Chemotherapy: As to concomitant chemotherapy, Cisplatin was the most commonly used drug and was delivered weekly throughout the course of RT at a dose of 40 mg/m2 (maximum dose of 70 mg weekly) as long as the treatment was well tolerated.
Carboplatine was prescribed only in the case of renal failure or an Eastern Cooperative Oncology Group performans status score ≥ 2 (13% of the cases).
Follow-up: After completion of treatment, oncologic follow up was recommended every 3 months for 2 years, every 6 months for 3 years.
Median follow up was 31 months.
Relapse was documented by positive biopsy, clinical examination, or radiographic findings.
Treatment duration: Treatment duration was calculated from the first day of EBRT to the last day of brachytherapy or EBRT, whichever was last to complete.
We divided patients into two groups: one with a TD≤56 days and another with TD > 56 days.
Statistical analysis was performed with SPSS software. Patient disease-specific survival distribution was calculated using the Kaplan– Meier method. Patients who died of general disease or who were lost to follow-up were censored at the time of last known follow-up. The significance of the survival was tested by log-rank test. A value of P < 0.05 was considered statistically significant. Multivariate analysis was performed using the Cox proportional hazard regression analysis in a forward stepwise manner with a P value of 0.2 as inclusion.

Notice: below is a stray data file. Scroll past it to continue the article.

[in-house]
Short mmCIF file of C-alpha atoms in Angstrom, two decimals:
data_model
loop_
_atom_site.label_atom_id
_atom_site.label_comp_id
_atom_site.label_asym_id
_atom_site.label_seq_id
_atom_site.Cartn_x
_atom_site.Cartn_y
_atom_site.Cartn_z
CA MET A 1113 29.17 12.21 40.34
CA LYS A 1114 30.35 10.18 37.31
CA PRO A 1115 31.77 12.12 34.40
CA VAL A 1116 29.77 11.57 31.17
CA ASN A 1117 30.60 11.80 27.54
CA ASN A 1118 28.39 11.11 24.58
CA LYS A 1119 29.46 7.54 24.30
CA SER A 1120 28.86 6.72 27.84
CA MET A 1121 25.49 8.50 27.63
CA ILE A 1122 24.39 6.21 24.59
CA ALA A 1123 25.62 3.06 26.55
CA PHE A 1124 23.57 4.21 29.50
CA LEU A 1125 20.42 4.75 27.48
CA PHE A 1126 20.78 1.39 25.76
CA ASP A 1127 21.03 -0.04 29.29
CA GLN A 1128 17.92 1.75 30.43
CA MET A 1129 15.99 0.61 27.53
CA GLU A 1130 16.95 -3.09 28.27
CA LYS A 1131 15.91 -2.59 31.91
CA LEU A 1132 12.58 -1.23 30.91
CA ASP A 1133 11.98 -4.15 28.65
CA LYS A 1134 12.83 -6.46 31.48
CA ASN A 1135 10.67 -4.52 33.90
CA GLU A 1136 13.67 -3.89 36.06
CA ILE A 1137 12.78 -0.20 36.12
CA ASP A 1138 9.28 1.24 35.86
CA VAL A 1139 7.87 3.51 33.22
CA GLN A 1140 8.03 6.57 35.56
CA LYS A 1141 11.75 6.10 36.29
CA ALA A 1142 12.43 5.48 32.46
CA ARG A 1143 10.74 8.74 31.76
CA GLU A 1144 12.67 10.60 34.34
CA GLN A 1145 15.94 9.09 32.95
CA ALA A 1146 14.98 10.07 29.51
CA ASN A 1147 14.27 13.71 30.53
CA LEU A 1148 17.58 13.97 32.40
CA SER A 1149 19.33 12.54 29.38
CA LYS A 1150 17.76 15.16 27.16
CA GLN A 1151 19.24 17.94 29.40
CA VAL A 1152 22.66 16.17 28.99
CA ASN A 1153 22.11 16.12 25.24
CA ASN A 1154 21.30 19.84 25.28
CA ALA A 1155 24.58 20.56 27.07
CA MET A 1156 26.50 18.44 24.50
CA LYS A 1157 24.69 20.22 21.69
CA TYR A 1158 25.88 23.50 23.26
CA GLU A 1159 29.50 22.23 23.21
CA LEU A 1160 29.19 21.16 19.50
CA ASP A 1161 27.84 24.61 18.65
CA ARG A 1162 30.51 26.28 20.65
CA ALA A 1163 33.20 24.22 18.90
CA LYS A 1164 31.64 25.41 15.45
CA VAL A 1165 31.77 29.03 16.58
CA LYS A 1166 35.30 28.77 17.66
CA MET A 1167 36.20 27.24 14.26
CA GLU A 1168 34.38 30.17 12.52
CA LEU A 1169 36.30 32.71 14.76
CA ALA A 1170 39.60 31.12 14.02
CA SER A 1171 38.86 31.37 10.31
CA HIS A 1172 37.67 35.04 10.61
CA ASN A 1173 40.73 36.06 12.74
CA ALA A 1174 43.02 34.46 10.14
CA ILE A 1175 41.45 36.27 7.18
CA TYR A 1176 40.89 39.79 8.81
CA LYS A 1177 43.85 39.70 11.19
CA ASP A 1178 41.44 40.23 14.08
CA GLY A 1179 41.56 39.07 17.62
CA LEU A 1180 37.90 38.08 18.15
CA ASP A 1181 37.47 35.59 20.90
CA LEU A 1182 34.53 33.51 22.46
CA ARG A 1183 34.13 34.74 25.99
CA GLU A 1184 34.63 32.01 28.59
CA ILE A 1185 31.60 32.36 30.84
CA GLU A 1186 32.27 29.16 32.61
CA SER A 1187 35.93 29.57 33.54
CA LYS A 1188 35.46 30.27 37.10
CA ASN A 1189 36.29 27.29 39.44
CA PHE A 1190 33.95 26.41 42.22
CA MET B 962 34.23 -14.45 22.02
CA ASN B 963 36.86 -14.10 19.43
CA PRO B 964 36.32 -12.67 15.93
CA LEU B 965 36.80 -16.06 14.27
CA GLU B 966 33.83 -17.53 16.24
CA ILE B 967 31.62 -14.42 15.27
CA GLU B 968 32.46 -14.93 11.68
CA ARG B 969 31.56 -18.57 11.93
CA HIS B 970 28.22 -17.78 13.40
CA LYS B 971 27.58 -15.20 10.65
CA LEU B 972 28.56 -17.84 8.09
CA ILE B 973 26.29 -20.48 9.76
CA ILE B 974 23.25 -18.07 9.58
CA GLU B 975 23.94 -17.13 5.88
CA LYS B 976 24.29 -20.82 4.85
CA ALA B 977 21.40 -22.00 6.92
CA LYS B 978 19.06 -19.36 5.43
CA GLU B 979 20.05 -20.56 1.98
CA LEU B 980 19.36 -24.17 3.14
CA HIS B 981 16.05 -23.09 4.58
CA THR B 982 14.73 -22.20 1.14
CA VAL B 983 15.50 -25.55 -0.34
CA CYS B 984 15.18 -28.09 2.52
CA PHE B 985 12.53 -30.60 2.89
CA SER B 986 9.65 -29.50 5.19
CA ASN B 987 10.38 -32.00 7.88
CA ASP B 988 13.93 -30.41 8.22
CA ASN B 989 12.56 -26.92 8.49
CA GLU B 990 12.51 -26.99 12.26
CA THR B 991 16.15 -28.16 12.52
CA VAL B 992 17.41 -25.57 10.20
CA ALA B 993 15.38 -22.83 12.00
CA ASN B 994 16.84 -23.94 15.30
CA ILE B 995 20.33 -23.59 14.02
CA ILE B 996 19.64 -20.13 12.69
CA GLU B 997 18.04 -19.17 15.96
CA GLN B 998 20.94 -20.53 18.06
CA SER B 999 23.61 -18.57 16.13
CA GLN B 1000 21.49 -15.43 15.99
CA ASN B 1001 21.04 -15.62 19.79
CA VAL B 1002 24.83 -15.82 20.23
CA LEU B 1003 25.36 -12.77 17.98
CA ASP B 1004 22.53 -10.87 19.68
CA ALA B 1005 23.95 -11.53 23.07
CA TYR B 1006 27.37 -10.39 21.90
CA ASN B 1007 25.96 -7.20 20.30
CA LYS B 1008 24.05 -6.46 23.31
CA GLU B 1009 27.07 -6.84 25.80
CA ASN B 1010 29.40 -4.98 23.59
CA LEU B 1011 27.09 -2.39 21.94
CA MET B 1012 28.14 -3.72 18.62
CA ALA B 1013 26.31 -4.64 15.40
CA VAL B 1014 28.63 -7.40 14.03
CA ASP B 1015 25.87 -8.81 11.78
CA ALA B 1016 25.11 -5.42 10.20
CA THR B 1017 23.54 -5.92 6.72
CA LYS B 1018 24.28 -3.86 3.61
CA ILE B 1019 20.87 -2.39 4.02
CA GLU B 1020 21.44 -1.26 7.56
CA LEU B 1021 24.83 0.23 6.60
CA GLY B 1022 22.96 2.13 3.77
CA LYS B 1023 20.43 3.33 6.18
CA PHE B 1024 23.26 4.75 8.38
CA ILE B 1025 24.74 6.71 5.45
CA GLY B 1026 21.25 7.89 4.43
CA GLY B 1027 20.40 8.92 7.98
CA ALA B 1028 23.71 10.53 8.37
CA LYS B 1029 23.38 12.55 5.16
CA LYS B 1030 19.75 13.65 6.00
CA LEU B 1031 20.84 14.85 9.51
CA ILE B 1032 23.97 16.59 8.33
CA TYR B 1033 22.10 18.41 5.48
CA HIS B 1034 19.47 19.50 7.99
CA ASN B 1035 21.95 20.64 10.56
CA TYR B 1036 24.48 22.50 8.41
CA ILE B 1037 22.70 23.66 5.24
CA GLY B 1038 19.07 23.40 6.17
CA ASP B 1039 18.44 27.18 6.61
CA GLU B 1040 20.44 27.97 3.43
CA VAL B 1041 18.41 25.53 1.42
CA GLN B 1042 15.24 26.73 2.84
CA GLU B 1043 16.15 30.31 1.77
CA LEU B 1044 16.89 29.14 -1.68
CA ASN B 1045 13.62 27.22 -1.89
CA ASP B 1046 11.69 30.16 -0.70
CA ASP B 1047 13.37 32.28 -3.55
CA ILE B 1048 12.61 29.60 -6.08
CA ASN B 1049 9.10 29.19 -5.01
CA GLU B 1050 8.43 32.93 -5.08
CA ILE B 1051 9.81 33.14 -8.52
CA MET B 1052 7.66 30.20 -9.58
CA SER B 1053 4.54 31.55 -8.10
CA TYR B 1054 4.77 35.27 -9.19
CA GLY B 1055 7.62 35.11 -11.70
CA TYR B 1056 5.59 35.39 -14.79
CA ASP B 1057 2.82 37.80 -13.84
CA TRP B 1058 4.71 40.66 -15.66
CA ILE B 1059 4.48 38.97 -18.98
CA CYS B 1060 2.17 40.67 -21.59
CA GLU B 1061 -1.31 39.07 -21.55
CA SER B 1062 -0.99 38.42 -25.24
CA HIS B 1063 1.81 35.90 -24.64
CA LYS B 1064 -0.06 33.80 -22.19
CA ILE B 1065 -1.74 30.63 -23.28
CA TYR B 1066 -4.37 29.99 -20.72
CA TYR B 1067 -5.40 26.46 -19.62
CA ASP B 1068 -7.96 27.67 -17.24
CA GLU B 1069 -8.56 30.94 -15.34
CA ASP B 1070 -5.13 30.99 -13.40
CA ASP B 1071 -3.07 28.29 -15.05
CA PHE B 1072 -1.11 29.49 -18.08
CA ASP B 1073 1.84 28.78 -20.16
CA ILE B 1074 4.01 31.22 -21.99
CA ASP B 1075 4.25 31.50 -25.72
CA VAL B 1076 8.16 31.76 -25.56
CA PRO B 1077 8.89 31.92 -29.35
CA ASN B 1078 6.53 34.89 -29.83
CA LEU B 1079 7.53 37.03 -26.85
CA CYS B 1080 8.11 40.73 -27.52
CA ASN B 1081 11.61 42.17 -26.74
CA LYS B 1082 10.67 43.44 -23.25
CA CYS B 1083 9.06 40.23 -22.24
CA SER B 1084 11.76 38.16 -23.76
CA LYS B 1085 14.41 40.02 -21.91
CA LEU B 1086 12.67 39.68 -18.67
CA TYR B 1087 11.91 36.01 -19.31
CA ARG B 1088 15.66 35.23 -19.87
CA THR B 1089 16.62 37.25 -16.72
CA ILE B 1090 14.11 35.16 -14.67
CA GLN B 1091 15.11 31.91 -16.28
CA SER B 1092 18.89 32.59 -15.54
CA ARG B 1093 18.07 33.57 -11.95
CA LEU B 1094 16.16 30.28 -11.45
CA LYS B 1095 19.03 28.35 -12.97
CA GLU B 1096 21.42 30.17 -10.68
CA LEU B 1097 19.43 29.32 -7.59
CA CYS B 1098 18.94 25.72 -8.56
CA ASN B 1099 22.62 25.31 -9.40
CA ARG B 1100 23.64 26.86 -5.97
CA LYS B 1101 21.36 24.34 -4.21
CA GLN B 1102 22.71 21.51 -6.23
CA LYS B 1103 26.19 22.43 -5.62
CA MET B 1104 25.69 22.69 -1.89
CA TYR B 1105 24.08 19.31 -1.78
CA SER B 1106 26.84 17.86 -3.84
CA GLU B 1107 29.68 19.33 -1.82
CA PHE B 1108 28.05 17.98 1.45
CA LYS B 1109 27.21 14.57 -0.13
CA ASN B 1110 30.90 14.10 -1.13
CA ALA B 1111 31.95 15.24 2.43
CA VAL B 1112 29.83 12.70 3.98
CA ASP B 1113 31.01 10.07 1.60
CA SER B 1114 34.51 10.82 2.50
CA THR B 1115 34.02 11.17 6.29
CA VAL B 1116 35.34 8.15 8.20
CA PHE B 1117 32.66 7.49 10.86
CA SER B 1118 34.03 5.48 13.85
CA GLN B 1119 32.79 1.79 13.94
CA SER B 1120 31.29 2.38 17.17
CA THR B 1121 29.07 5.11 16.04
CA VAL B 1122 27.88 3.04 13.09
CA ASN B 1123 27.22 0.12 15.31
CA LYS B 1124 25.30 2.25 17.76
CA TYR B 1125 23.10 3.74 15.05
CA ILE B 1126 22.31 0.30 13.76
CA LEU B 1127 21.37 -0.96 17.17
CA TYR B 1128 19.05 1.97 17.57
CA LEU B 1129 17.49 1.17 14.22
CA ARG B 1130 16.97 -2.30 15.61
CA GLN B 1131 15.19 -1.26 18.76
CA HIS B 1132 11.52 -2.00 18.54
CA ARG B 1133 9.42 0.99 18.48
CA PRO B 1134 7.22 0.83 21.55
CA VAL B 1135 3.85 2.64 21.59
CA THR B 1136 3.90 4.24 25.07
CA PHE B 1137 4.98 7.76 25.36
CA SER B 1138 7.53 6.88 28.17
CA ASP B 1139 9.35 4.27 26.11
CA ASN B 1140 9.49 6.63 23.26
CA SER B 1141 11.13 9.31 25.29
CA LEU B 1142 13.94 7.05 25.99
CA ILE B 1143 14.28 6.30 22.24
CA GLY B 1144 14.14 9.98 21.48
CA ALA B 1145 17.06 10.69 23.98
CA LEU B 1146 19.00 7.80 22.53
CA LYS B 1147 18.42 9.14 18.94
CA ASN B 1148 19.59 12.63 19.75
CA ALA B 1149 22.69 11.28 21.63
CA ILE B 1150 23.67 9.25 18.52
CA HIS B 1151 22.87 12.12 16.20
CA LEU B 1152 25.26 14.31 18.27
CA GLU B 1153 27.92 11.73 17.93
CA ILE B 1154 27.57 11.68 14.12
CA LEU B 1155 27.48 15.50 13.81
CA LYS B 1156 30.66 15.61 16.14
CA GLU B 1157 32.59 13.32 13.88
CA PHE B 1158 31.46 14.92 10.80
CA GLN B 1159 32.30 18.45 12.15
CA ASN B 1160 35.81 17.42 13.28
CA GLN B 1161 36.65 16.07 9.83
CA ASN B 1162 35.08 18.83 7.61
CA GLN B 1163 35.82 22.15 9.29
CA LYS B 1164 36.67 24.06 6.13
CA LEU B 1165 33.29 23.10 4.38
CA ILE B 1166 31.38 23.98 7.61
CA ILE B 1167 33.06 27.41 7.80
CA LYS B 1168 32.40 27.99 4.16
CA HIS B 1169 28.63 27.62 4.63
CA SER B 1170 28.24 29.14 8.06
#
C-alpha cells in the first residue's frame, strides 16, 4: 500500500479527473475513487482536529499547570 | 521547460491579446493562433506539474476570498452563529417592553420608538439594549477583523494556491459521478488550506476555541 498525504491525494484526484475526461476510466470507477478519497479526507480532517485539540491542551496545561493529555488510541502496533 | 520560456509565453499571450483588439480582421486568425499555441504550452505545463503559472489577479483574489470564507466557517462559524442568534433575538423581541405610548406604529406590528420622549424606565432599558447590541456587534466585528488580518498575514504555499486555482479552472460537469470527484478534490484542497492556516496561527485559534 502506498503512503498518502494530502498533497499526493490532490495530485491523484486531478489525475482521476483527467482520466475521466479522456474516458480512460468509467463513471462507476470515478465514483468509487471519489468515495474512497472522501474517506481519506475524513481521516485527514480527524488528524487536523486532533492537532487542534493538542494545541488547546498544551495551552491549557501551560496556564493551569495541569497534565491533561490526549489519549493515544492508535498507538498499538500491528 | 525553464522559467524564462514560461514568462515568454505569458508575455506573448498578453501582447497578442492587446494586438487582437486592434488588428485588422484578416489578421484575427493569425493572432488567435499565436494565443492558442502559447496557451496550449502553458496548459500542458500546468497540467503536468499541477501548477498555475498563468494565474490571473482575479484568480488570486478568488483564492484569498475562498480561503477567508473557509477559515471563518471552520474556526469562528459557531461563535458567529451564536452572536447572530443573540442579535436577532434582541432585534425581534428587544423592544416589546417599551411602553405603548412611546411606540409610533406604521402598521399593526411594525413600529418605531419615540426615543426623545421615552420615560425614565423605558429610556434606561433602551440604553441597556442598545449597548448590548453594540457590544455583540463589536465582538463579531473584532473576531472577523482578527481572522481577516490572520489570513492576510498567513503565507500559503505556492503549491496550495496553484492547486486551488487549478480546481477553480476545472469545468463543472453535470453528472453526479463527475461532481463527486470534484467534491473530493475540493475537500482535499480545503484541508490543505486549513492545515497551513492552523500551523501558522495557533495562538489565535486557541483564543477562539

Tumor and patient characteristics are summarized in Table 1. Median age at diagnosis was 49 years. Squamous cell carcinoma was the most common histological type; it was identified in 93% of the cases. All the patients were staged according to the FIGO staging system of 2009, stages IB, IIA, IIB, IIIA, IIIB et IVA were found in 9.5%, 4.4%, 44.4%, 0.7%, 38.6% and 1.7% of the cases.
|Age (y)||50 [44–59]|
Squamous cell carcinoma
| 94,9 %
Table 1: Patient and Disease Characteristics.
To evaluate the tumor size, both of physical exam and radiologic findings were used, tumor size was superior to 4 cm in 54,6%. Parametrial involvement was recorded in 78.9%.
Seventeen percent of the studied cohort had positive pelvic lymphnodes (LN) based on pelvic computed tomography scan or pelvic Magnetic resonance imaging findings.
External beam radiotherapy (EBRT): EBRT was delivered using linear accelerators. High-energy photon beams (10 MV or higher) were used in this setting.
When given alone radiation therapy was delivered in two phases of treatment to a total dose of 70Gy. CT-based treatment planning and conformal blocking were both used in this setting. A fusion with MRI images was realized whenever MRI was available.